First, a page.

CB1

CB1 is the main cannabinoid receptor in the brain but is also found in other tissues. CB1 is a G protein-coupled receptor which inhibits adenylyl cyclase and consequently reduces cAMP upon activation. This in turn regulates many second messenger pathways.

Pain

pain is a very good target for therapeutic cannabinoids.

TRPM8

TRPM8 is involved in sensory perception.

α2r

α2 receptors are classically known as adrenalin receptors. However, α2 receptors also bind CBG at very high affinity and are therefore also cannabinoid receptors. The interaction between CBG and α2 receptors may be relevant in the treatment of pain and depression, but more research is required.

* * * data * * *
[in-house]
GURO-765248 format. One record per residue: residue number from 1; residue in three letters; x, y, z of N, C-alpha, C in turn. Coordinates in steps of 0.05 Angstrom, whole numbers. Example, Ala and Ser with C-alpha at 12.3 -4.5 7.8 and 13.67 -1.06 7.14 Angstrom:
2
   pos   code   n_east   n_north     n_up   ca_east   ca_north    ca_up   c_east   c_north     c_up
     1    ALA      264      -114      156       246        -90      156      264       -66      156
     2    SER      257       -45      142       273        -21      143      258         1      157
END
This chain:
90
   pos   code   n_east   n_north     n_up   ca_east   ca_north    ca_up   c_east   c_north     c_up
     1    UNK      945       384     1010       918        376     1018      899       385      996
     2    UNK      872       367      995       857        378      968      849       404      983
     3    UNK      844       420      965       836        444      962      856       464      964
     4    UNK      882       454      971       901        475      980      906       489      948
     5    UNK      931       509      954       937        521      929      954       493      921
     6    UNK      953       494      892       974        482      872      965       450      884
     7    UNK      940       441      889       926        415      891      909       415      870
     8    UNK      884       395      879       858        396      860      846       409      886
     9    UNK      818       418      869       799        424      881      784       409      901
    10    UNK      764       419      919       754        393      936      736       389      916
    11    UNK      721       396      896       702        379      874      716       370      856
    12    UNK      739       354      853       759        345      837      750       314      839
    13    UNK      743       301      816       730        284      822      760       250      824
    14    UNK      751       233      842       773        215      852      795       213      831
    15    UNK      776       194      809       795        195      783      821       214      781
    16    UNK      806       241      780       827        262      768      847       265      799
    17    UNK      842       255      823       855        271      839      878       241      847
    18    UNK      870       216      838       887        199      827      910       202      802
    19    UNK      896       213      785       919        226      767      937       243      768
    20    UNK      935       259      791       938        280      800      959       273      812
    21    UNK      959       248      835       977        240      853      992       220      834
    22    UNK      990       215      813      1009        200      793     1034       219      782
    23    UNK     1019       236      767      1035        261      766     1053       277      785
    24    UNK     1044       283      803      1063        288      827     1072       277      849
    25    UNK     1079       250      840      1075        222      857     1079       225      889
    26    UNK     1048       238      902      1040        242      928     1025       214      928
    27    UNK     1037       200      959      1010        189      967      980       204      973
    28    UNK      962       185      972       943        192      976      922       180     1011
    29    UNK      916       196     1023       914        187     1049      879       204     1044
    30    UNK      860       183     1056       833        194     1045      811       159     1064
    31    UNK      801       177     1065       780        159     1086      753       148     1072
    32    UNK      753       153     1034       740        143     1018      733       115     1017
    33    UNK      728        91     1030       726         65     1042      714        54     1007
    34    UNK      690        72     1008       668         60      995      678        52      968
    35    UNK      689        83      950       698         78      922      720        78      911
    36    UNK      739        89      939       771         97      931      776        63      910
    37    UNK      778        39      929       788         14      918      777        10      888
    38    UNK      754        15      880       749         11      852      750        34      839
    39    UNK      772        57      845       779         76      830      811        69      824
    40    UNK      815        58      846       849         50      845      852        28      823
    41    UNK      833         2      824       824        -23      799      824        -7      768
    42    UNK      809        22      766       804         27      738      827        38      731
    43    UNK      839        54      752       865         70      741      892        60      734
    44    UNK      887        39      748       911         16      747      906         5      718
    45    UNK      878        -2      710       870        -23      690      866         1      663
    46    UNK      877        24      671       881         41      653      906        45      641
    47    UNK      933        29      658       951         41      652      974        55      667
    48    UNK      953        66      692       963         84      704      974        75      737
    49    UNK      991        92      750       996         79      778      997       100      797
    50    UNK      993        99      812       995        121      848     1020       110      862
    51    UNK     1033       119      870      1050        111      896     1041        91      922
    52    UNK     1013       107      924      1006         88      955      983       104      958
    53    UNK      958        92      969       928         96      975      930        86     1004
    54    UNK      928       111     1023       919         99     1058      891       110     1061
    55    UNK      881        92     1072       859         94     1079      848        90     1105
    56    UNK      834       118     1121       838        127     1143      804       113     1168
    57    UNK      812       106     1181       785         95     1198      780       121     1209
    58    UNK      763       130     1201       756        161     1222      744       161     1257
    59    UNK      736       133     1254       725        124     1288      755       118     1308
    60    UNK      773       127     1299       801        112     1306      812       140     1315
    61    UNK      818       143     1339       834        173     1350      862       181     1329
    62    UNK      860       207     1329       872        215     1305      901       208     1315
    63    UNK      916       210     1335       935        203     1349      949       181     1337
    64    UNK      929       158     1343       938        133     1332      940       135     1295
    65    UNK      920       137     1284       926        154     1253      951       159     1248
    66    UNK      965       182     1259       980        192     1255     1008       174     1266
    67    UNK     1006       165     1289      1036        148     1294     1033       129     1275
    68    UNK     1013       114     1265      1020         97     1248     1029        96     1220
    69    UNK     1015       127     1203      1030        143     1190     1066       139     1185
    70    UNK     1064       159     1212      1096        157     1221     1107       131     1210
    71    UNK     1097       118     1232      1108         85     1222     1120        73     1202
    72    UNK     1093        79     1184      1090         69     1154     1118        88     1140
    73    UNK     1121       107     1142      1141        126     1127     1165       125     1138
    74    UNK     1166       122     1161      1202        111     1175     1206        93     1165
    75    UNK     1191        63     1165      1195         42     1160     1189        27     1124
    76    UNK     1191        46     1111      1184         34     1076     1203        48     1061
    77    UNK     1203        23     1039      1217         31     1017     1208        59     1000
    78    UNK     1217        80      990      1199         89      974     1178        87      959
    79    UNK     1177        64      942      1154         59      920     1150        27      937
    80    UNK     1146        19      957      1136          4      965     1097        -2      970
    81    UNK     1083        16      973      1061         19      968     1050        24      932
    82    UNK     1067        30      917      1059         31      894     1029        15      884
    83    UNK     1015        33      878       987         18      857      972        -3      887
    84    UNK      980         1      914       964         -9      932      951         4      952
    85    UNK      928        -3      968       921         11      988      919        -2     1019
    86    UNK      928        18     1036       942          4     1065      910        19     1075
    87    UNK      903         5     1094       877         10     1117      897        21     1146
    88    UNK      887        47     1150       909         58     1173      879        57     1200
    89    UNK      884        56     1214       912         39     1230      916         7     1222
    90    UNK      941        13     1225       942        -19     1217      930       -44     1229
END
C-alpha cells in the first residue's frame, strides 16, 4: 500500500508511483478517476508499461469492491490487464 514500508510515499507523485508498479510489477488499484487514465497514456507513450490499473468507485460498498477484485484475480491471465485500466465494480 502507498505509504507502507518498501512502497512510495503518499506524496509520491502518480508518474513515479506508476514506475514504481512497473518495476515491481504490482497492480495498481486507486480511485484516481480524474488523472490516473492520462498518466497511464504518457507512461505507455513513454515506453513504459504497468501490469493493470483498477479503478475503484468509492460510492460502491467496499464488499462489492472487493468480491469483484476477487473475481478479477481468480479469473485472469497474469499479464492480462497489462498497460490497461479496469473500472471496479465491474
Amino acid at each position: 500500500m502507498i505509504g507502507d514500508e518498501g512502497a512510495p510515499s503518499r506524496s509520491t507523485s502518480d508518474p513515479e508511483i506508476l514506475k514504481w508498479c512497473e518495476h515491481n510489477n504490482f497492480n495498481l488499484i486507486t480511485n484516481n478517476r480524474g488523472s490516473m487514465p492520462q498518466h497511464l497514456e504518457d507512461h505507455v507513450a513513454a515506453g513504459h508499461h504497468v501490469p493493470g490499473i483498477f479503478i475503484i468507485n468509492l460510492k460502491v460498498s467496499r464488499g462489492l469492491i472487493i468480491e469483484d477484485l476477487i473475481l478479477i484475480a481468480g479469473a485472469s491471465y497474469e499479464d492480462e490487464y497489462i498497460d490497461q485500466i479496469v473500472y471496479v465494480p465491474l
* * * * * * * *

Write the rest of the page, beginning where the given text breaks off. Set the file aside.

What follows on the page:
TRPA1

TRPA1 is best known as a sensor for environmental irritants, pain, cold and stretch.

CB2

CB2 is primarily expressed in the immune cells and tissues of the body. Like CB1, CB2 is a G protein-coupled receptor which inhibits adenylyl cyclase and consequently lowers cAMP upon activation. This, in turn, regulates many second messenger pathways.

TRPV3

TRPV3 is one of the non-GPCR-coupled cannabinoid receptors. TRPs are typically involved in pain sensation.

4-OH-5-acetoxy-CBG

4-OH-5-acetoxy-CBG is a recently discovered cannabinoid. The physiological and therapeutic properties of 4-OH-5-acetoxy-CBG remain to be investigated.

5-metoxy-CBG

5-metoxy-CBG is a recently discovered cannabinoid. The physiological and therapeutic properties of 6,7-epoxy-CBG remain to be investigated.

6,7-epoxy-CBG

6,7-epoxy-CBG is a recently discovered cannabinoid. The physiological and therapeutic properties of 6,7-epoxy-CBG remain to be investigated.